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James Earl Jones: Voice acting par excellence

On James Earl Jones’ 91st birthday, here’s a revisit to the veteran actor’s prolific career in voice acting.

James Earl Jones: Voice acting par excellence
  • Shreya Paul

Last Updated: 02.15 PM, Jan 11, 2022

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James Earl Jones is arguably one of the most well-known voice actors of the recent past. Except for his turn as Mufasa in The Lion King or Darth Vader in Star Wars, the veteran actor has featured in a plethora of other programs that garnered global audiences. 

Interestingly, Jones relationship with his vocal cords has been tumultuous, to say the least. After being raised in Mississippi, Jones was promptly packed off to his grandparents’ in Michigan by the age of five. 

The shift affected the child so badly that he was rendered speechless with a severe stuttering problem. Low in confidence and always a wallflower, Jones was struggling with his speech when in high school, a particularly determined teacher nudged him towards reading poetry. This move would prove to be the stepping stone towards honing one of his greatest skills – that of oratory.

Having moved to New York to take tutelage at the American Theatre Wing, Jones soon burst open within the theatre scene. His first notable performance was in the 1957 play The Congo from New York’s Equity Library Theater company. 

The very next year, he made an appearance on the Broadway blockbuster Sunrise at Campobello. This was followed by a spate of roles in Shakespearean productions, the most notable among them being Jones playing Othello for Joseph Papp. 

Jones garnered considerable fame in theatre, bagging a Tony for his role in The Great White Hope. He debuted in Hollywood with Dr Strangelove or: How I Learned to Stop Worrying and Love the Bomb.

Jones career was equally about performances as it was about bolstering staggered projects around him. After Martin Luther King Jr’s assassination in 1968, Jones became one of the main narrative voices behind the documentary King: A Filmed Record… Montgomery to Memphis

Two years later, King’s widow, Coretta Scott King extended her gratitude towards Jones and a few of the African American luminaries from the world of entertainment including Harry Belafonte, Ruby Dee, Diahann Carroll, Sammy Davis Jr., Sidney Poitier, and Leslie Uggams.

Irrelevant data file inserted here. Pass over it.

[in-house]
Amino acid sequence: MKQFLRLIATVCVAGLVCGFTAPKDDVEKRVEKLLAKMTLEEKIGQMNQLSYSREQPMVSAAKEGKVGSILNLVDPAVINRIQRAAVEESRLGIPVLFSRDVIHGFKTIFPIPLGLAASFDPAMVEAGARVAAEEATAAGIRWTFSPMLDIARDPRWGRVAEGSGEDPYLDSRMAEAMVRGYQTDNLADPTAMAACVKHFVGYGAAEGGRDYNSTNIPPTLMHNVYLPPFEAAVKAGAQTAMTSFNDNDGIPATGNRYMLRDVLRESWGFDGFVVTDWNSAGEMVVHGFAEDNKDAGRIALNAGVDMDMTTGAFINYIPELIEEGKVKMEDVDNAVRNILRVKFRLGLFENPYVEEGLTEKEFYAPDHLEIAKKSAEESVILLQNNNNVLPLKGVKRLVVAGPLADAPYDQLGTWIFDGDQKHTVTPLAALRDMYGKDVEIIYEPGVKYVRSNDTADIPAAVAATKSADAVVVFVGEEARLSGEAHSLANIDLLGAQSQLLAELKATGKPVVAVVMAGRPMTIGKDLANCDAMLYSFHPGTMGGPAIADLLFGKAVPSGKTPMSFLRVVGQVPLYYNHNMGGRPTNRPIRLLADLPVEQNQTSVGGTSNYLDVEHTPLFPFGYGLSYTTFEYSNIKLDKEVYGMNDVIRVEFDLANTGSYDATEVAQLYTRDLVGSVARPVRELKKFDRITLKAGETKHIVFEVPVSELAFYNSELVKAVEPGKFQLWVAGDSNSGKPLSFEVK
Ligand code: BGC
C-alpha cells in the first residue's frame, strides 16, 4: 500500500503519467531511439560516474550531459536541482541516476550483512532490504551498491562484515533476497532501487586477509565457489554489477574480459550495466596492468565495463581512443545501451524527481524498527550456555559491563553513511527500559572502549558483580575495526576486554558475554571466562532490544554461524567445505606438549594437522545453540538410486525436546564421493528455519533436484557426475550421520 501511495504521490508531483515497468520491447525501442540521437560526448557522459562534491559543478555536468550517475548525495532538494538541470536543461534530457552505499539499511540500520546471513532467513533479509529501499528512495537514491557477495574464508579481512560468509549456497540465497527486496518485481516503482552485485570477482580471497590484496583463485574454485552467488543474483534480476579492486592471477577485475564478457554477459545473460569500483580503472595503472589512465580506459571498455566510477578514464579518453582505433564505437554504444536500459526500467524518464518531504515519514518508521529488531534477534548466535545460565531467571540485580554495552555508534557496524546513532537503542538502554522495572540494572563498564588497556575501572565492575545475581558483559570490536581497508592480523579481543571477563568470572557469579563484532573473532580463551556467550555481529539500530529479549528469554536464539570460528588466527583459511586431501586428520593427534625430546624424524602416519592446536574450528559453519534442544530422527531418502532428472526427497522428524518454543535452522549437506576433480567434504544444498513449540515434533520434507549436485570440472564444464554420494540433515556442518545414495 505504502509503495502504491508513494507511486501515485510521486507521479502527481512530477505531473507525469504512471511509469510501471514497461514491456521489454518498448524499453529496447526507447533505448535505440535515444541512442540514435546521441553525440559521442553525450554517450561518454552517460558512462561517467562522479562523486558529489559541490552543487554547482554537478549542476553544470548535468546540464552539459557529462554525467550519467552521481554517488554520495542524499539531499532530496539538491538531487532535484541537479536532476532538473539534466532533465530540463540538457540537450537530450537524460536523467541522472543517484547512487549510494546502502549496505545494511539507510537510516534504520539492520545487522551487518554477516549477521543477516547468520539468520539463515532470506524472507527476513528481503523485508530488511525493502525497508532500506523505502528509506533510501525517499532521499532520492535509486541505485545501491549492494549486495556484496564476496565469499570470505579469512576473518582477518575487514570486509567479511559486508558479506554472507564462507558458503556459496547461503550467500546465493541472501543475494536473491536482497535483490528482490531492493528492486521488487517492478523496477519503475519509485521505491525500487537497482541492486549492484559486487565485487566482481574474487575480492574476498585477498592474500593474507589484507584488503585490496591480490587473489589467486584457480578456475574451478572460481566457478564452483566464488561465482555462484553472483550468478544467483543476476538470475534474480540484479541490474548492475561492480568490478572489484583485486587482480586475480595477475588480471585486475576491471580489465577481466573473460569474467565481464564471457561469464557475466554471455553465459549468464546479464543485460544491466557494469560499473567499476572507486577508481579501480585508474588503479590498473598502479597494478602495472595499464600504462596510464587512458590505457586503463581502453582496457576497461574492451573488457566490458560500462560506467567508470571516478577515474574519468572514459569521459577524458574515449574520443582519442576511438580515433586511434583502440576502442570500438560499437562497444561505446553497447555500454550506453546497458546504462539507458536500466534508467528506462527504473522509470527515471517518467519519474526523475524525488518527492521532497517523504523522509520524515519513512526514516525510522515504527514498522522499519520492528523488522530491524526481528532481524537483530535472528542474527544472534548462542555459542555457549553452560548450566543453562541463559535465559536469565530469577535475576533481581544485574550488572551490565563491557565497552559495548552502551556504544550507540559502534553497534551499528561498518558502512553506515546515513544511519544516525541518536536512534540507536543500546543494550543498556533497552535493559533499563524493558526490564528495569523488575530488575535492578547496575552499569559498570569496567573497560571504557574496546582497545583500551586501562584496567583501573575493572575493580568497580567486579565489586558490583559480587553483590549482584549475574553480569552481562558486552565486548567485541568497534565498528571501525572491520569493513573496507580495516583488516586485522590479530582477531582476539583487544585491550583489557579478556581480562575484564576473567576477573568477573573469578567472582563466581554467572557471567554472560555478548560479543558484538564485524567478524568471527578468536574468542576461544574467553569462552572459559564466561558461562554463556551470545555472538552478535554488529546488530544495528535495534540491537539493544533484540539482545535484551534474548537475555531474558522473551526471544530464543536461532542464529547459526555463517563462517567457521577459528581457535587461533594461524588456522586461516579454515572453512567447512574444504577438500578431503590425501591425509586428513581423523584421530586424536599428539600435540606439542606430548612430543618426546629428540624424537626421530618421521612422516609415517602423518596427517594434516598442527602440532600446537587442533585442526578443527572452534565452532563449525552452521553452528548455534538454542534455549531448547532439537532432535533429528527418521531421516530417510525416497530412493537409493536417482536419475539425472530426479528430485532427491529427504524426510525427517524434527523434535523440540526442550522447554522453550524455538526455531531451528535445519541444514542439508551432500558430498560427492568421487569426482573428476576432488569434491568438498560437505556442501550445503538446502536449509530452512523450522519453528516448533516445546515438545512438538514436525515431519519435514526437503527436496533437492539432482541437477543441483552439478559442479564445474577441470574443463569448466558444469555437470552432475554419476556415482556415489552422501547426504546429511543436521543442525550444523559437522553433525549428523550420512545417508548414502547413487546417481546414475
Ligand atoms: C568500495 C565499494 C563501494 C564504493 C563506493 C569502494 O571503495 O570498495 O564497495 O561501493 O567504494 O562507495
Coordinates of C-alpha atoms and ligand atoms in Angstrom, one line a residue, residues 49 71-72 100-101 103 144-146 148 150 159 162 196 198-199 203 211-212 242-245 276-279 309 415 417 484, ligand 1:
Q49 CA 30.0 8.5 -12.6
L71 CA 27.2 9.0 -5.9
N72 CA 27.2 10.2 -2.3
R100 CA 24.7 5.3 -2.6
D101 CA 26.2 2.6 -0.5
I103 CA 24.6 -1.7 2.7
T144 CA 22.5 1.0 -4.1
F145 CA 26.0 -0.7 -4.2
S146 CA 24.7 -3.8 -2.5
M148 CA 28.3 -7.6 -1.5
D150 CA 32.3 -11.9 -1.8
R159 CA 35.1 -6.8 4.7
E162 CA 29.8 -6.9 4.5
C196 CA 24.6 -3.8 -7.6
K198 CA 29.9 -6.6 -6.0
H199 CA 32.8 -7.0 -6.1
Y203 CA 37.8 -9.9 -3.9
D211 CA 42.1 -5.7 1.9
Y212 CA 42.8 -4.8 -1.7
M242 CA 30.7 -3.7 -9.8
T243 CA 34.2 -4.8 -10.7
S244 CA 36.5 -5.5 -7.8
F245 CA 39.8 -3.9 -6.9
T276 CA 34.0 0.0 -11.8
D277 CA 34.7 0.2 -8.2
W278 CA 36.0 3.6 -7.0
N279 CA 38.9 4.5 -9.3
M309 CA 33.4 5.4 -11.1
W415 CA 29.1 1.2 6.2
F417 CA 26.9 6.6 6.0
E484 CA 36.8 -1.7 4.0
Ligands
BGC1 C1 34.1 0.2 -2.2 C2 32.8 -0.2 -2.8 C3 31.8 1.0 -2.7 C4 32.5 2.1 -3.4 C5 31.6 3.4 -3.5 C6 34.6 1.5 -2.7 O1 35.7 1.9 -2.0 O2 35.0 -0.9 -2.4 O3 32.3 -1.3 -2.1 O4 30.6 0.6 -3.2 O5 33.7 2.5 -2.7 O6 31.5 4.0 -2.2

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Often criticised for not being political enough, Jones had a difficult time being a pioneering African American artiste. Many social activists of the time were of the opinion that Jones could have utilised his position and privilege to propel the narrative on skin colour and race, but his obvious absence was more than felt. 

Referring to these allegations, Jones had once said in an interview, “Don’t get me wrong. I believe in the same things that all those people demonstrating believe in, but I just look for plays or movies that say the same thing and play characters in them.”

But his ambivalent approach to the matter did not hinder the actor in him from being part of meaningful roles. He featured in Roots: The Next Generation and also bagged a Tony for his role in August Wilson’s Fences.

Jones’ career highlight was his role in Star Wars, where he voices the sinister Darth Vader. Though not the most verbose character, Vader’s menacingly low register went a long way to establish his villainy. When voicing the legendary role, director George Lucas apparently told Jones to “go as low as you can.” 

The role, in fact, went under the radar for the film’s first two instalments with Jones’ contributions even going uncredited. But as and when the world discovered, the actor almost shot to renewed fame. Jones received Emmys, Grammys and an honorary Oscar for his contribution to cinema, technically making him an EGOT winner. The actor reprised his role in Rogue One and appeared briefly in Star Wars: The Rise of the Skywalker.

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